Most people who provide useful information about those who pose threats to our nation do it under the threat of prosecution (or to win leniency for what would otherwise be mega-sentences). Obviously, upstanding members of the community tend not to know much of anything about the inner-workings of terrorist organizations — it's the bad guys you must induce to cooperate. For all the admitted problems of marrying up competing skill-sets, the reason combining the law enforcement and intelligence functions makes sense is because you can seamlessly leverage prosecution to obtain intelligence. Wouldn't we be losing a lot by dividing those functions? An MI-5 is going to want to horde its sources for pure intelligence purposes rather than turn them over to the FBI and DOJ for prosecution; but if you don't threaten them with prosecution, you very likely will not get the most deeply held intelligence secrets.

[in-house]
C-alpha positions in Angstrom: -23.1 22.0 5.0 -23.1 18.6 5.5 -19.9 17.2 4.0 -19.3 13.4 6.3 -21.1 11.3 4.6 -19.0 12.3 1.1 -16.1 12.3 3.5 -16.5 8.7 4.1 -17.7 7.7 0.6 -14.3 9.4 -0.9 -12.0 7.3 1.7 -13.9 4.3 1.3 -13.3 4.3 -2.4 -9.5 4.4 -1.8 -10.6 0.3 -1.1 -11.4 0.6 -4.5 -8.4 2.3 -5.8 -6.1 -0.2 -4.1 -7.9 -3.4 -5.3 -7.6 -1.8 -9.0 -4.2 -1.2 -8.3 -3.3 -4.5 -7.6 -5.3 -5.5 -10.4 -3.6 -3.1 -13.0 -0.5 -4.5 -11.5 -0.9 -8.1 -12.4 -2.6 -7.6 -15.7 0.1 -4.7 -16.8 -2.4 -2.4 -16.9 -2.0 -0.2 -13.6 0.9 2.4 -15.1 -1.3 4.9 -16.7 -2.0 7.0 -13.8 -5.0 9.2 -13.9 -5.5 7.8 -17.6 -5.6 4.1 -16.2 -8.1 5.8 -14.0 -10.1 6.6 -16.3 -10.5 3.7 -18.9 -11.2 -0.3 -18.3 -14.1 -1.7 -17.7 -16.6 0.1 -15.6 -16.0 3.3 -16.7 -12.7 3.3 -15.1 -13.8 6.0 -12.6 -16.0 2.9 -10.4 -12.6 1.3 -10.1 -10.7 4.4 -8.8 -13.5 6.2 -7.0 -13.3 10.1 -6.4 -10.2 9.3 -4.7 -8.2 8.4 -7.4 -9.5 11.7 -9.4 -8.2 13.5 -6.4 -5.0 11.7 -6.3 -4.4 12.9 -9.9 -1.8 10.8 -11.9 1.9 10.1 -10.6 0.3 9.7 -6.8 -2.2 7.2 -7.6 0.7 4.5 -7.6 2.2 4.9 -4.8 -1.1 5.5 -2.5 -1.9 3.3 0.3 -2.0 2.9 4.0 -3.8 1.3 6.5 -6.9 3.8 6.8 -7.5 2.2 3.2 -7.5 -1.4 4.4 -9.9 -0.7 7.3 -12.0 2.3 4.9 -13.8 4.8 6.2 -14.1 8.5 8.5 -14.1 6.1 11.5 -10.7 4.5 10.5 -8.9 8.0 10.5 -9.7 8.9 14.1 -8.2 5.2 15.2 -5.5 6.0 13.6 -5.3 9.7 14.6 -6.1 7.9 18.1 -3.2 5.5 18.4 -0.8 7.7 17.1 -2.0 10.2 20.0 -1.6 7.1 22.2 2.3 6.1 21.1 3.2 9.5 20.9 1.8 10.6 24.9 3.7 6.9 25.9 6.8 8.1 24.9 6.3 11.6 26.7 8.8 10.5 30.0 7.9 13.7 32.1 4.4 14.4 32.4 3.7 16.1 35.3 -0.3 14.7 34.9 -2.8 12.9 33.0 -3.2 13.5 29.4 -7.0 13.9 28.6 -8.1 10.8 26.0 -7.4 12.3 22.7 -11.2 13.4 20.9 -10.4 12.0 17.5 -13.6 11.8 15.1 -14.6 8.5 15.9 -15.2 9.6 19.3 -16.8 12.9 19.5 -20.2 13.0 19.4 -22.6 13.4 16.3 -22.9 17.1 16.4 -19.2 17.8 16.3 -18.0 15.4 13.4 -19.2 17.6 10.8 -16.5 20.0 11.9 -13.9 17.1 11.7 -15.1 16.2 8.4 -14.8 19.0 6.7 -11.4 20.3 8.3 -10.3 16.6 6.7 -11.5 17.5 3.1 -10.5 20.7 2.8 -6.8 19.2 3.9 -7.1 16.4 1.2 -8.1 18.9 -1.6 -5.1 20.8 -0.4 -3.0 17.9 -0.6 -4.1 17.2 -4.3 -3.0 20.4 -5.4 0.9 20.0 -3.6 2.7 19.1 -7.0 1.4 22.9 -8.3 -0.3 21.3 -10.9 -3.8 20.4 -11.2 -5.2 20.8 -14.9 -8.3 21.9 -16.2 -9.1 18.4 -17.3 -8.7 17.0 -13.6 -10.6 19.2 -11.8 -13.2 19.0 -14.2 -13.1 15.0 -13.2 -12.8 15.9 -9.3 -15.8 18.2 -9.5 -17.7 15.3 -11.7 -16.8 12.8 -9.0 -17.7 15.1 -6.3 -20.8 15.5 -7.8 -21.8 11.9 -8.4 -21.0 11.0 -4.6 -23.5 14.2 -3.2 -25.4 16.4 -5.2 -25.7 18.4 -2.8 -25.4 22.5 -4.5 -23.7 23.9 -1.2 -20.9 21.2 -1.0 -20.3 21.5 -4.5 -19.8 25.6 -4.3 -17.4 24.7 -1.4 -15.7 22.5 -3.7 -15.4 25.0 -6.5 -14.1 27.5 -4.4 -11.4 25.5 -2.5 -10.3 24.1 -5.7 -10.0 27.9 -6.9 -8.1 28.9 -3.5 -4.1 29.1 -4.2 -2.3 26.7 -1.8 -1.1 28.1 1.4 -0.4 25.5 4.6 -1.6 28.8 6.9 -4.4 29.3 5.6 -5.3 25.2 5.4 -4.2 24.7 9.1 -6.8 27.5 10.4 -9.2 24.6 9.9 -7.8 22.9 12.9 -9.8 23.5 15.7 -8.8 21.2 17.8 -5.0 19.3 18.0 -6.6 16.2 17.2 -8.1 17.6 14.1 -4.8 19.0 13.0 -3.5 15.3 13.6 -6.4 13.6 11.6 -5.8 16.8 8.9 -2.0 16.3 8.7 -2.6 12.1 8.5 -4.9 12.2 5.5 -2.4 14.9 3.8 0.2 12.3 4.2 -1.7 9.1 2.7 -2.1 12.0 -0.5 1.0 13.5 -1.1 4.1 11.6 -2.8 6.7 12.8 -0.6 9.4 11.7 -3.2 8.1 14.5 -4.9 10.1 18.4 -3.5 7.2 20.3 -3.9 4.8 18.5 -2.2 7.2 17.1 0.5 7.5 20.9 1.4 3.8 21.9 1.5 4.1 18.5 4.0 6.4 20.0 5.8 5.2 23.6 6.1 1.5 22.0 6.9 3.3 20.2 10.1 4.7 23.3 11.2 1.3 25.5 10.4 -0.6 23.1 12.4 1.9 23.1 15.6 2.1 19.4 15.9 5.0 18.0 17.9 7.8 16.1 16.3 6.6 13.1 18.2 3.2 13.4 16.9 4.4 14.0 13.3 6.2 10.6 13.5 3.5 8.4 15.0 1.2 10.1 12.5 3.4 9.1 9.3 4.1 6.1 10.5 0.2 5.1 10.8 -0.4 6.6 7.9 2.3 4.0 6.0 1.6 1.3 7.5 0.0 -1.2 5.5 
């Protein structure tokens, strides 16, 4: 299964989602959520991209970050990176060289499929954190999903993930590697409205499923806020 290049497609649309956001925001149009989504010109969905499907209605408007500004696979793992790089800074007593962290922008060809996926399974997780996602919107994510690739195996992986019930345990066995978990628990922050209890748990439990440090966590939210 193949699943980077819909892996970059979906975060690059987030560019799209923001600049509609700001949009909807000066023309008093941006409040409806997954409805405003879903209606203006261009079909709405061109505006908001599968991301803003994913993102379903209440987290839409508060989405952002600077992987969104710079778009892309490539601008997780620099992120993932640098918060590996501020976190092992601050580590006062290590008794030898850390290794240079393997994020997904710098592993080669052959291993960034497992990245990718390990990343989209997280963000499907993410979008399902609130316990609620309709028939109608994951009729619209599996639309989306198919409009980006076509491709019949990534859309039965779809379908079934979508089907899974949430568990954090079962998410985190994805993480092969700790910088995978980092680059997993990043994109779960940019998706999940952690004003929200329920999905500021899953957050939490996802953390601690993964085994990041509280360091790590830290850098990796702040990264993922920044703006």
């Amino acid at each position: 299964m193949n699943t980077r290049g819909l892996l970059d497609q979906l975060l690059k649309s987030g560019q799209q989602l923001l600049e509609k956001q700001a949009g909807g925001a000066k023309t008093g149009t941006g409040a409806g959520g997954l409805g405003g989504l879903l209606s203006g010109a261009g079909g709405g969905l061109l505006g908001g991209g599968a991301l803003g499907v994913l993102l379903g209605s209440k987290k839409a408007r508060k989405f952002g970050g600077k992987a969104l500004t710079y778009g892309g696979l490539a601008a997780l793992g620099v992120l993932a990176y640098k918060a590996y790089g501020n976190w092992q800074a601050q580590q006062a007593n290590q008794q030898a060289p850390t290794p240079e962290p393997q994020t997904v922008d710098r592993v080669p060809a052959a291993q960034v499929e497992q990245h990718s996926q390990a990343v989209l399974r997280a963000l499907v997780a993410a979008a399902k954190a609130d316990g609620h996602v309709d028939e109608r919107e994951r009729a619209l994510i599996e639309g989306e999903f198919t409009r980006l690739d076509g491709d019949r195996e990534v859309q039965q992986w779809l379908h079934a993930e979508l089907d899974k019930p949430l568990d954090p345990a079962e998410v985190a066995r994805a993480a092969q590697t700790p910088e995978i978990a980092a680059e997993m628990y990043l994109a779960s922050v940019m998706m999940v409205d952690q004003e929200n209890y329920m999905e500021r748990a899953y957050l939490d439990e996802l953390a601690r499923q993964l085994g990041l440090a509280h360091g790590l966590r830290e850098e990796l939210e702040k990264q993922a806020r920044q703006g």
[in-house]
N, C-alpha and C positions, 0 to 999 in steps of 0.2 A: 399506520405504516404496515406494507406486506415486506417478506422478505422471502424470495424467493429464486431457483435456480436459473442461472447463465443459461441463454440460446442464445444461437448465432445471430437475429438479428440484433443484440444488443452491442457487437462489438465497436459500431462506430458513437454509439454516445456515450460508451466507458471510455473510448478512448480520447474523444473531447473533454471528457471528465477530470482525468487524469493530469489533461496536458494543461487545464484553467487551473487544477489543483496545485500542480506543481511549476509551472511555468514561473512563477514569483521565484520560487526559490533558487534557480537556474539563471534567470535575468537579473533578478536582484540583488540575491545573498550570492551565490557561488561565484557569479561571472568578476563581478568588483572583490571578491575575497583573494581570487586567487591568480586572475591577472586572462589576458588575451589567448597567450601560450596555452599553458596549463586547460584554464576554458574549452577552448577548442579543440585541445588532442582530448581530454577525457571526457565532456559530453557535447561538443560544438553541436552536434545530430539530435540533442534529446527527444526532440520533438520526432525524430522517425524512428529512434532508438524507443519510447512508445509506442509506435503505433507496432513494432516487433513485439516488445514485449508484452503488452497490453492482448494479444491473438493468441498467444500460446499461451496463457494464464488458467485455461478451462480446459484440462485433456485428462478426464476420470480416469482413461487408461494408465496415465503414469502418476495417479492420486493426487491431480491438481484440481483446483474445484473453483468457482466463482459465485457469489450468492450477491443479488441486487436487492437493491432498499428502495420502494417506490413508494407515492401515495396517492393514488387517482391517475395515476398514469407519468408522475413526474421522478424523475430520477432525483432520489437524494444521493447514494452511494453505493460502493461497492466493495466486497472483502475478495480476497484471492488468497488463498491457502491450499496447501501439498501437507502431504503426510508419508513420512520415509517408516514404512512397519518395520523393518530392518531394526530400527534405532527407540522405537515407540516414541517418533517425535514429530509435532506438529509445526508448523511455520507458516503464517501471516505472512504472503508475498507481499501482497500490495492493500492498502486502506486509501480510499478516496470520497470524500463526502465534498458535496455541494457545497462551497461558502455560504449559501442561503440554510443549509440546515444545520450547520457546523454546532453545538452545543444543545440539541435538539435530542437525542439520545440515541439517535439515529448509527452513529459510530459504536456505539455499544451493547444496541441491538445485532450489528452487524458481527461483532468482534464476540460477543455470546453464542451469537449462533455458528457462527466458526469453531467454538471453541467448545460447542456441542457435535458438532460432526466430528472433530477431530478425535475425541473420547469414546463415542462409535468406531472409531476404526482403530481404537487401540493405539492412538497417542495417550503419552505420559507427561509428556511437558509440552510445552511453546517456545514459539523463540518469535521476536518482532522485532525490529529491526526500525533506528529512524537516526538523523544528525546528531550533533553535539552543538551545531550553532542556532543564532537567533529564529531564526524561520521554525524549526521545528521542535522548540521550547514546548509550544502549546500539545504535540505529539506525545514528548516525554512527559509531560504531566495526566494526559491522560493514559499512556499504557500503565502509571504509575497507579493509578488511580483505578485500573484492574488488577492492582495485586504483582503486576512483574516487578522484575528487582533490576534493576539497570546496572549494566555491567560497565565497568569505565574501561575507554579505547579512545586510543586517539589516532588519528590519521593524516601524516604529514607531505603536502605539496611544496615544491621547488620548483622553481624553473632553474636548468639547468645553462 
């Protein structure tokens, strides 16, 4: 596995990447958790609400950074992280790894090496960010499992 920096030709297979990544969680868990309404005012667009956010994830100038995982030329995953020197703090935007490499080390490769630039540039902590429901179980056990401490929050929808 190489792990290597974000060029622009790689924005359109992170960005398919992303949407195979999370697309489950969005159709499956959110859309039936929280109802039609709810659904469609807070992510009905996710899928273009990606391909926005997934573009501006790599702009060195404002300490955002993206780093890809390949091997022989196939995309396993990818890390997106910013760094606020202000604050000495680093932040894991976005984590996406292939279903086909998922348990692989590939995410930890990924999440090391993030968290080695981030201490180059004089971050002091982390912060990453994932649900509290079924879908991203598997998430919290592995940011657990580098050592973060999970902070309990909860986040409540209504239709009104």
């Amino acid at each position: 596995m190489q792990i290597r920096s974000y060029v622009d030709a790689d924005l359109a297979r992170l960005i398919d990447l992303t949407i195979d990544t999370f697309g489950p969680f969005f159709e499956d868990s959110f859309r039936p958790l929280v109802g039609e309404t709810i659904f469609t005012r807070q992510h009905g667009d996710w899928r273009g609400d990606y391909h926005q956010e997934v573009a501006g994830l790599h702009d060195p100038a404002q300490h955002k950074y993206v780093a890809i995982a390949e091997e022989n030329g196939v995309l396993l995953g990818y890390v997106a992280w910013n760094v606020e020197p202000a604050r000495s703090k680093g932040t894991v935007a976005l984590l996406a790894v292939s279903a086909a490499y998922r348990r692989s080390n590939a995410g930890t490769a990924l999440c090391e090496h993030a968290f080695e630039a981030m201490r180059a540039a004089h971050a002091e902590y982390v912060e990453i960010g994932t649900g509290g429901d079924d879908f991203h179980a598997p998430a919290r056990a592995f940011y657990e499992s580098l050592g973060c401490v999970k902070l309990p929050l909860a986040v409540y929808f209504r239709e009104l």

Britain’s 7/7 bombings demonstrate that having a dedicated domestic intelligence agency is far from fool-proof. (Judge Posner, to his great credit, has been superb in explaining why intelligence is such a difficult challenge, and why we may never have a very high batting average when it comes to preventing attacks.) While his piece today is typically thought-provoking, I don’t think it makes the case that an American MI-5 is either possible or necessarily desirable.
-- Andy McCarthy